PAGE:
A smart lockdown| HT Editorial
In his interaction with chief ministers on Saturday, Prime Minister (PM) Narendra Modi reformulated a popular phrase which he used while declaring the national lockdown to outline a change in the nature of the national objectives. On March 24, while emphasising the need for social distancing and urging people to stay home, he said, “Jaan hai toh jahan hai” — if one is alive, there is a world. This was meant to place the premium on health, unarguably the single-most-important priority at a time when the coronavirus disease (Covid-19) has shaken the world. On Saturday, he said, “Jaan bhi, Jahaan bhi” — lives also, the world also. This does not, in any way, undermine the emphasis on health, but along with saving lives, the PM seemed to hint that India also has to restore a degree of economic normalcy and allow everyday life to resume, where possible.
This is a sound approach. It will, however, need the government’s continued focus and calibrated policy vis-à-vis both elements. First, health. There is more known about Covid-19 than a month ago. Here is what India needs to do, beyond this phase of the lockdown to the next set of restrictions. Continue to ramp up testing to be able to identify positive cases to have the basis to intervene. Enhance quarantine facilities to ensure that those who are positive can be isolated. Expand the contact tracing apparatus, including through the use of technology, to be able to find people who may have come in contact with those tested positive. Add and remove containment zones, where a more strict form of a lockdown is in place, on an everyday basis depending on the evidence available. Source, from whatever mechanisms possible, more personal protective equipment for health workers who are risking their lives every day. Ensure there are enough hospital beds and ventilators in place to prepare for a surge in cases. And take special case of states where the health infrastructure is particularly weak but which have a high density of population such as Uttar Pradesh and Bihar.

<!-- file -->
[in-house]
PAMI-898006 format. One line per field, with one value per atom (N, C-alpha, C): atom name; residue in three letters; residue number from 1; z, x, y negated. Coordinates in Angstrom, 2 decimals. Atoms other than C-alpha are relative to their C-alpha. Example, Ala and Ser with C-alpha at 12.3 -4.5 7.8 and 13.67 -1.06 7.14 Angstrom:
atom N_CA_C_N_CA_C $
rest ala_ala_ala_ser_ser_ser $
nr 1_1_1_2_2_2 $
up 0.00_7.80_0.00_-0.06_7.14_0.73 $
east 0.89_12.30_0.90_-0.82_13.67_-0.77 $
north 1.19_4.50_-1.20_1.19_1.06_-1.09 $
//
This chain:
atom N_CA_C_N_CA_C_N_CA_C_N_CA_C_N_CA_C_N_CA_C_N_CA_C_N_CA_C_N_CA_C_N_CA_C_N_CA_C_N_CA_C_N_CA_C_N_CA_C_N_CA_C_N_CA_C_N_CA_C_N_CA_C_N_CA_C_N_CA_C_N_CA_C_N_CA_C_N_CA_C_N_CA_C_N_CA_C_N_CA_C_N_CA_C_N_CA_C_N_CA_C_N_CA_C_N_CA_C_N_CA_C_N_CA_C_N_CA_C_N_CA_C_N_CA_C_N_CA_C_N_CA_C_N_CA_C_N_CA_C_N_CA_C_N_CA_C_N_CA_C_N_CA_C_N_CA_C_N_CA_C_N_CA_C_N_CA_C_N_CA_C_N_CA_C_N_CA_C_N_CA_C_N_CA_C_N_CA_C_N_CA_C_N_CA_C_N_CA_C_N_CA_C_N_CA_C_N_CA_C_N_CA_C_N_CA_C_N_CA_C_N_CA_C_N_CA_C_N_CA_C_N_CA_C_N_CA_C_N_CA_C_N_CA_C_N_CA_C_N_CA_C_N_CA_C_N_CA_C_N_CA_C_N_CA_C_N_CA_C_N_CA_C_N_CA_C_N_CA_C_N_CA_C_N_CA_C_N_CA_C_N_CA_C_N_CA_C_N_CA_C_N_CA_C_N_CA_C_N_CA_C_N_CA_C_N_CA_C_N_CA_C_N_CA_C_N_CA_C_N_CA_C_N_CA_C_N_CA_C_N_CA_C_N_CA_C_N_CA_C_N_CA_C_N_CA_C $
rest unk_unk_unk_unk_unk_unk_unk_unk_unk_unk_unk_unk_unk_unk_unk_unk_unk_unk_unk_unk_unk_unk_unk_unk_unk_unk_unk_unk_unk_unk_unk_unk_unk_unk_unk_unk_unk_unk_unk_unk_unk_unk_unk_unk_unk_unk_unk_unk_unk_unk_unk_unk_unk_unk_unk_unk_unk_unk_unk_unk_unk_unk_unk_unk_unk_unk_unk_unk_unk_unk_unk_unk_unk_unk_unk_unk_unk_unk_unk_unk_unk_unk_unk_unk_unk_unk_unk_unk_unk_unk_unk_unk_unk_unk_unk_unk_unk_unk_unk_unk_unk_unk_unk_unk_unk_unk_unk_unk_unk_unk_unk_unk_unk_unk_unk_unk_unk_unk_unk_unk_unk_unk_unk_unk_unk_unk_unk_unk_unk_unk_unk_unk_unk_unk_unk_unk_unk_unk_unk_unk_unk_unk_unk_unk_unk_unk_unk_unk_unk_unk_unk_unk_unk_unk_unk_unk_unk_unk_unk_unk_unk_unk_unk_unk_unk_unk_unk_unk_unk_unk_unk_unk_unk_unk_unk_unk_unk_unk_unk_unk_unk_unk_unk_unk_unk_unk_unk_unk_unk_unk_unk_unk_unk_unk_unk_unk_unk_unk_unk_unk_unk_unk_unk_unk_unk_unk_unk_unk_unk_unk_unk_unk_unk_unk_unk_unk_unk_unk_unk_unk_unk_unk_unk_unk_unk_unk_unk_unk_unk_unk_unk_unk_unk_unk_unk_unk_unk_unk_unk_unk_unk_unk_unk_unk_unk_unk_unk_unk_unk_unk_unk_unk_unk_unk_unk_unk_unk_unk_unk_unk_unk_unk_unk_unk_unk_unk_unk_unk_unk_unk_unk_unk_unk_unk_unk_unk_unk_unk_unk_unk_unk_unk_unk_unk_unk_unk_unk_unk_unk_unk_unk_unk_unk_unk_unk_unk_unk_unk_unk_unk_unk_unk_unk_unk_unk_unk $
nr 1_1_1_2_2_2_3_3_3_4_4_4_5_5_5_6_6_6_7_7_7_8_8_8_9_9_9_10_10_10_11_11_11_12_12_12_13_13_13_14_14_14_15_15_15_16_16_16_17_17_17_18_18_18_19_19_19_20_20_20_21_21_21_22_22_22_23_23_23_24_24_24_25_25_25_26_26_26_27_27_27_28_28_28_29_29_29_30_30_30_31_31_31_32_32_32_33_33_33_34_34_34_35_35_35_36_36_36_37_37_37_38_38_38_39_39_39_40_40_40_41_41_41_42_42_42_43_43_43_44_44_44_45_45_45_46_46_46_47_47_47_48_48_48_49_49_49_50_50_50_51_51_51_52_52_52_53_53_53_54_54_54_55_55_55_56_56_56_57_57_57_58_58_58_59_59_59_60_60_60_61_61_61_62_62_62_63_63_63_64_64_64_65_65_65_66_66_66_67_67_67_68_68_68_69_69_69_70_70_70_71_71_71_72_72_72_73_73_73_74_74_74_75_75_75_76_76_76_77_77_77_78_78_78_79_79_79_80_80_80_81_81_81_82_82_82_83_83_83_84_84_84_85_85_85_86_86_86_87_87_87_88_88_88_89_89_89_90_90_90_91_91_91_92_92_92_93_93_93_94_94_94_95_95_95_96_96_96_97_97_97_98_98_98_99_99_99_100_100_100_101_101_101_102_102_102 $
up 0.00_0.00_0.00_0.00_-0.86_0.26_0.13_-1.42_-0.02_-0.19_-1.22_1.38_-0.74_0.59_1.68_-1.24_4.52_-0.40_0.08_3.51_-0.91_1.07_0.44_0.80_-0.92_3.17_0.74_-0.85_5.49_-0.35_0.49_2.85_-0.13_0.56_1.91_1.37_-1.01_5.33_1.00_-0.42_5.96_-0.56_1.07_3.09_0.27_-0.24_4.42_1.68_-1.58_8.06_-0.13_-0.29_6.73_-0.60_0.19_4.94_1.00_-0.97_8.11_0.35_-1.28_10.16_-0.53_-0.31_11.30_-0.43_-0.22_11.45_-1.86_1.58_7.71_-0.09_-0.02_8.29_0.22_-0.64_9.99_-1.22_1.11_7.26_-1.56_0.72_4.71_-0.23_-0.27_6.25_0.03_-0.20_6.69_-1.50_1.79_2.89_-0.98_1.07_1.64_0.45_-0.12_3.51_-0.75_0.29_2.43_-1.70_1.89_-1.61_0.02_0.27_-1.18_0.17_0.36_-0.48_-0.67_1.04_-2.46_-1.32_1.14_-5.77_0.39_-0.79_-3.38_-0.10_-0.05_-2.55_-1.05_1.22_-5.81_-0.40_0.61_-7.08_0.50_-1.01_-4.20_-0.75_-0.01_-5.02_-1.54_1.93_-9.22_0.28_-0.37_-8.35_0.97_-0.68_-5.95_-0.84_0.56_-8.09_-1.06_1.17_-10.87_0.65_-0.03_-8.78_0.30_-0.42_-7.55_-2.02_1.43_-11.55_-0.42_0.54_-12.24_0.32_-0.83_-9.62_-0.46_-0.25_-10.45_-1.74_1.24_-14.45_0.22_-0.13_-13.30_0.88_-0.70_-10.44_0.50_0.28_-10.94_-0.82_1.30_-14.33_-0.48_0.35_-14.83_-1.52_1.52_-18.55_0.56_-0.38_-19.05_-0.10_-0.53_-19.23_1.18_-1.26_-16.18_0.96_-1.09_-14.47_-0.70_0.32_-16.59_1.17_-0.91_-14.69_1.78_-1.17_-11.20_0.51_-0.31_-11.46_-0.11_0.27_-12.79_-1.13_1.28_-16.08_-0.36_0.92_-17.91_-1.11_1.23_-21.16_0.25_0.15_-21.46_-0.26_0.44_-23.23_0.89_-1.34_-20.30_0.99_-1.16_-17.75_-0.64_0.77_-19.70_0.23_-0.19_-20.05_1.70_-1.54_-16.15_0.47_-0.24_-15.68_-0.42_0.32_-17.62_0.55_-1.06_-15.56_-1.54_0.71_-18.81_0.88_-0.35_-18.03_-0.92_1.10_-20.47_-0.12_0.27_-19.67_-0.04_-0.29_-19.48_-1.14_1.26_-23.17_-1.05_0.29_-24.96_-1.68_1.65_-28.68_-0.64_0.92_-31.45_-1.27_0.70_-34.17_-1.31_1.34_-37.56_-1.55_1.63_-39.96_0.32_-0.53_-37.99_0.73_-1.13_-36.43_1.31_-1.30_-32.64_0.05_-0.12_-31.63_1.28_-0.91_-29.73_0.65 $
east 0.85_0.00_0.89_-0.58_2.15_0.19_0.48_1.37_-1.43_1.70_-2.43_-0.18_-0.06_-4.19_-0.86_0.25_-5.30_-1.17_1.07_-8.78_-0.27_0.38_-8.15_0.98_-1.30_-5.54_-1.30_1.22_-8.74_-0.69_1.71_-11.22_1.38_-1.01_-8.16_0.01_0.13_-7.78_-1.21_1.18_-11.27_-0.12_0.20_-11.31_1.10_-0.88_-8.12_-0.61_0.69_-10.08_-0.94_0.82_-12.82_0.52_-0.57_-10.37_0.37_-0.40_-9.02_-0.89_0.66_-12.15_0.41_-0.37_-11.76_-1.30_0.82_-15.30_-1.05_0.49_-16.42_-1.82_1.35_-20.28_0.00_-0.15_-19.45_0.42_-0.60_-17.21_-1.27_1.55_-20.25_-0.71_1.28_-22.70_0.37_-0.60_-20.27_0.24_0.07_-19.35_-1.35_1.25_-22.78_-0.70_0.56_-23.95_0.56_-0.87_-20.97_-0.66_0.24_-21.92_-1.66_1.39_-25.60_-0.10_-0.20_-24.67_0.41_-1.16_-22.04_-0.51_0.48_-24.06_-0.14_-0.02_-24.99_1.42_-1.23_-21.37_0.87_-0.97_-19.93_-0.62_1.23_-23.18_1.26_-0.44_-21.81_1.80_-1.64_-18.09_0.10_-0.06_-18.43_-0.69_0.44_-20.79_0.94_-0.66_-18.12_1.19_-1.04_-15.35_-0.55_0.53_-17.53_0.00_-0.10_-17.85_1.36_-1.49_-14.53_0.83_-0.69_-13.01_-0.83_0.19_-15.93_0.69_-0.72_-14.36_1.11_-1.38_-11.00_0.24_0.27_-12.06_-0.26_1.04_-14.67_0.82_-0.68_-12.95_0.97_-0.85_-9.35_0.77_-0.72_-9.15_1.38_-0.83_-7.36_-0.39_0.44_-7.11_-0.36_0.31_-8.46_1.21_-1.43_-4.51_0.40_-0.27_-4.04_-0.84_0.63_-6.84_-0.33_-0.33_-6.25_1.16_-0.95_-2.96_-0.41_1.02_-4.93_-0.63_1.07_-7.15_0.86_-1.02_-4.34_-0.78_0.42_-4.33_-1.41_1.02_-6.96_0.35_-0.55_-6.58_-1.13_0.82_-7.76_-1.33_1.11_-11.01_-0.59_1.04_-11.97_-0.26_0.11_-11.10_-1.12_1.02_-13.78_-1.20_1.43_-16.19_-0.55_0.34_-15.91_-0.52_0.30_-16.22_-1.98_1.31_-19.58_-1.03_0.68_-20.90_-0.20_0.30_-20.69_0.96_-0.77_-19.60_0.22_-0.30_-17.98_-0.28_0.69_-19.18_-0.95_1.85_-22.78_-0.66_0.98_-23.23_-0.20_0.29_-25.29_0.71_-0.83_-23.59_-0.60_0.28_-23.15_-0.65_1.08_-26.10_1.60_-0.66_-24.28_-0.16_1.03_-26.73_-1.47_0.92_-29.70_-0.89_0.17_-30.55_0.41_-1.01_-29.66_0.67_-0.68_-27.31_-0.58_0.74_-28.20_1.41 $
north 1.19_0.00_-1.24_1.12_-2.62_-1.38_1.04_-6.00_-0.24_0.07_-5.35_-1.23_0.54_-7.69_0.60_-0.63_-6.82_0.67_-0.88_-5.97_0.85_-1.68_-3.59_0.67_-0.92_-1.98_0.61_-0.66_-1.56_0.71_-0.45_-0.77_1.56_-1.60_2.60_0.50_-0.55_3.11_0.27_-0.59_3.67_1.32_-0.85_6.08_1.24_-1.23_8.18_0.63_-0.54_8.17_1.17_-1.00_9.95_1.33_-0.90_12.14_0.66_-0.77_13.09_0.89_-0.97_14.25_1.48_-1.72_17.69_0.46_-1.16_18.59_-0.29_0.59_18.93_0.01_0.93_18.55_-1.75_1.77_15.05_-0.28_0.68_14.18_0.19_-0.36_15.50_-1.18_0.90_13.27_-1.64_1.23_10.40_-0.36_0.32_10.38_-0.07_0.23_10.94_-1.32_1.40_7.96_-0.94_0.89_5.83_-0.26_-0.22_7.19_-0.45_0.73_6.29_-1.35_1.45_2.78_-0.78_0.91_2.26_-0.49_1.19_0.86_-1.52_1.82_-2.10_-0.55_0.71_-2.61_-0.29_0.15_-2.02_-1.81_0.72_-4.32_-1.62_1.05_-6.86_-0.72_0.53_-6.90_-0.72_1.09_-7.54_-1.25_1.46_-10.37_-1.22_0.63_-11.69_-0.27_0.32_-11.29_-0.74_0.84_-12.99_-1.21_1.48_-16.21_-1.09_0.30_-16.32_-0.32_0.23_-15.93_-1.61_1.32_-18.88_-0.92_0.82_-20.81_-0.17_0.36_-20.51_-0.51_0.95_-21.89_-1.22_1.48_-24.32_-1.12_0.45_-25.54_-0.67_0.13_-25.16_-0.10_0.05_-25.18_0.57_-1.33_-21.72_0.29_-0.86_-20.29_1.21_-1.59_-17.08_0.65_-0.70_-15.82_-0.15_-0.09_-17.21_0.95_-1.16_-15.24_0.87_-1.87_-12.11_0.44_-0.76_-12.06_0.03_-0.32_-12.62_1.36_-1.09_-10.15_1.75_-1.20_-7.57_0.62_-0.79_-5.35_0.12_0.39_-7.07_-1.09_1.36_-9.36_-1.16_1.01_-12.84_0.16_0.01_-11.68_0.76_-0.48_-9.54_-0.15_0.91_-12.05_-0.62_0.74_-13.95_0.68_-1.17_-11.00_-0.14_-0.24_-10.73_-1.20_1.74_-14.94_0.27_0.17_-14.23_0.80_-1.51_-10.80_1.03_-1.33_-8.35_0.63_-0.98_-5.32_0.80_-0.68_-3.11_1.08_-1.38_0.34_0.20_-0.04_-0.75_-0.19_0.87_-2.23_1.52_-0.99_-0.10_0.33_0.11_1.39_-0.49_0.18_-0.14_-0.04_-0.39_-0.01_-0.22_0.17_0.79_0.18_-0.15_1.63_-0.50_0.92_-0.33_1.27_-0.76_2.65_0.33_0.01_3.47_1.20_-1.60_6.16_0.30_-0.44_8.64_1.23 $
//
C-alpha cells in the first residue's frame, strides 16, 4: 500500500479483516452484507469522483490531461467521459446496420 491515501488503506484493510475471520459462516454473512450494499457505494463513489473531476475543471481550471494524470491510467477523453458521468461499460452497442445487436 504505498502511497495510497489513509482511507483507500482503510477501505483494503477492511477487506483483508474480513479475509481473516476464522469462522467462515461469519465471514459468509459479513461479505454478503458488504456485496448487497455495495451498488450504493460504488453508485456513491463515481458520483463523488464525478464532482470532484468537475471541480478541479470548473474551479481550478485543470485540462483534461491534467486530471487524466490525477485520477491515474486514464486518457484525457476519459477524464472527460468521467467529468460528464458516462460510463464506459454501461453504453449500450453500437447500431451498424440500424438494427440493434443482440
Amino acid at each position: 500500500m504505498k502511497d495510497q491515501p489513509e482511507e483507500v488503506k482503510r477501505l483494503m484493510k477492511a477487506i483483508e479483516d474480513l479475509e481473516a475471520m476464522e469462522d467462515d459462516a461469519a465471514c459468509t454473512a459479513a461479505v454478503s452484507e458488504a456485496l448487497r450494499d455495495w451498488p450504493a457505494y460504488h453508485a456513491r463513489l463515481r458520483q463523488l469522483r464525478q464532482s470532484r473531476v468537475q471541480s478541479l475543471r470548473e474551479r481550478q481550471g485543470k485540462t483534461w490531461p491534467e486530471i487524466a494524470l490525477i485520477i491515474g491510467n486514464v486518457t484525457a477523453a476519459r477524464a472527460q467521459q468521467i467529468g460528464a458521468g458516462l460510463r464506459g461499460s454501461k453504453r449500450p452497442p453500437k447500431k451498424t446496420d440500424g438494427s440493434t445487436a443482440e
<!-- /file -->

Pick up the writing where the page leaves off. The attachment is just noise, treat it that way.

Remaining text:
On the economy, this newspaper has argued for a comprehensive stimulus of Rs 10 lakh crore. But in the immediate context, it is important to smoothen the supply of essentials, allow some sectors and factories to open up on the condition of them meeting safety and social distancing norms, and providing relief to agriculture. Implementing partial restrictions will be a key challenge here, and security personnel will have to be carefully sensitised to what is allowed and what is not. It is time to move to the next phase of a, as a government official put it, “smart lockdown”.